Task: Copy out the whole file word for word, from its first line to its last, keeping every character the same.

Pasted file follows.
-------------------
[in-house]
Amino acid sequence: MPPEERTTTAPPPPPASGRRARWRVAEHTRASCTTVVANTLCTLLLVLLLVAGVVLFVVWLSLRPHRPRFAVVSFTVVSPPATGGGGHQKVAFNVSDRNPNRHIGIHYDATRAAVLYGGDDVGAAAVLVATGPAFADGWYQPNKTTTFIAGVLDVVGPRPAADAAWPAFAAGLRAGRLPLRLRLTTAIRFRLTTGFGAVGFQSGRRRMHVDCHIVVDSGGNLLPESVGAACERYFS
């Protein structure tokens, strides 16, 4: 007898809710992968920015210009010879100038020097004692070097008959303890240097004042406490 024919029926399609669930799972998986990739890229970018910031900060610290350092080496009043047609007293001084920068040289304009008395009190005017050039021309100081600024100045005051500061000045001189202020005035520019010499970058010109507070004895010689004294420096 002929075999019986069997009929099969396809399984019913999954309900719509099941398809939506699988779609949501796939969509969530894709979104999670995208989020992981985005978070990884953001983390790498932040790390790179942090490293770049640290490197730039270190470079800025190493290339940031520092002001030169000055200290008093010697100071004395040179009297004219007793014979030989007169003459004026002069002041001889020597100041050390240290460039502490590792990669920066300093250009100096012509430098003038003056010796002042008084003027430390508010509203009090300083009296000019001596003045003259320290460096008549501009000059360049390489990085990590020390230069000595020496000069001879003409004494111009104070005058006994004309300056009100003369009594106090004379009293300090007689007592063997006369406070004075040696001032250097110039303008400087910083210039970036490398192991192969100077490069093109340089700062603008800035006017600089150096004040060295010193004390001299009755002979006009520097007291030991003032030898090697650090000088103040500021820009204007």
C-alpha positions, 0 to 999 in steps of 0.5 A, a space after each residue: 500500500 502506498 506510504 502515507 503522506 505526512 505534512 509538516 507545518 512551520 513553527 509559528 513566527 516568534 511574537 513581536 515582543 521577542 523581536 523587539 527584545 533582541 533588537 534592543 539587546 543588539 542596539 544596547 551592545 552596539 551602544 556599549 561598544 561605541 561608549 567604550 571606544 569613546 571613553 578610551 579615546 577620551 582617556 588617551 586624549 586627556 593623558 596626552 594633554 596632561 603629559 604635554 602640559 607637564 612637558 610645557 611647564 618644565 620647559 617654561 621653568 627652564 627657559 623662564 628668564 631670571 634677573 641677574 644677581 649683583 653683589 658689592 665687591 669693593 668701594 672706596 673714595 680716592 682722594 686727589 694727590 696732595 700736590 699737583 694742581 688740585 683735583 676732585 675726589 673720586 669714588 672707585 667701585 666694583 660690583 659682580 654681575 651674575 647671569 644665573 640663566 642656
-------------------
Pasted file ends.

[in-house]
Amino acid sequence: MPPEERTTTAPPPPPASGRRARWRVAEHTRASCTTVVANTLCTLLLVLLLVAGVVLFVVWLSLRPHRPRFAVVSFTVVSPPATGGGGHQKVAFNVSDRNPNRHIGIHYDATRAAVLYGGDDVGAAAVLVATGPAFADGWYQPNKTTTFIAGVLDVVGPRPAADAAWPAFAAGLRAGRLPLRLRLTTAIRFRLTTGFGAVGFQSGRRRMHVDCHIVVDSGGNLLPESVGAACERYFS
């Protein structure tokens, strides 16, 4: 007898809710992968920015210009010879100038020097004692070097008959303890240097004042406490 024919029926399609669930799972998986990739890229970018910031900060610290350092080496009043047609007293001084920068040289304009008395009190005017050039021309100081600024100045005051500061000045001189202020005035520019010499970058010109507070004895010689004294420096 002929075999019986069997009929099969396809399984019913999954309900719509099941398809939506699988779609949501796939969509969530894709979104999670995208989020992981985005978070990884953001983390790498932040790390790179942090490293770049640290490197730039270190470079800025190493290339940031520092002001030169000055200290008093010697100071004395040179009297004219007793014979030989007169003459004026002069002041001889020597100041050390240290460039502490590792990669920066300093250009100096012509430098003038003056010796002042008084003027430390508010509203009090300083009296000019001596003045003259320290460096008549501009000059360049390489990085990590020390230069000595020496000069001879003409004494111009104070005058006994004309300056009100003369009594106090004379009293300090007689007592063997006369406070004075040696001032250097110039303008400087910083210039970036490398192991192969100077490069093109340089700062603008800035006017600089150096004040060295010193004390001299009755002979006009520097007291030991003032030898090697650090000088103040500021820009204007």
C-alpha positions, 0 to 999 in steps of 0.5 A, a space after each residue: 500500500 502506498 506510504 502515507 503522506 505526512 505534512 509538516 507545518 512551520 513553527 509559528 513566527 516568534 511574537 513581536 515582543 521577542 523581536 523587539 527584545 533582541 533588537 534592543 539587546 543588539 542596539 544596547 551592545 552596539 551602544 556599549 561598544 561605541 561608549 567604550 571606544 569613546 571613553 578610551 579615546 577620551 582617556 588617551 586624549 586627556 593623558 596626552 594633554 596632561 603629559 604635554 602640559 607637564 612637558 610645557 611647564 618644565 620647559 617654561 621653568 627652564 627657559 623662564 628668564 631670571 634677573 641677574 644677581 649683583 653683589 658689592 665687591 669693593 668701594 672706596 673714595 680716592 682722594 686727589 694727590 696732595 700736590 699737583 694742581 688740585 683735583 676732585 675726589 673720586 669714588 672707585 667701585 666694583 660690583 659682580 654681575 651674575 647671569 644665573 640663566 642656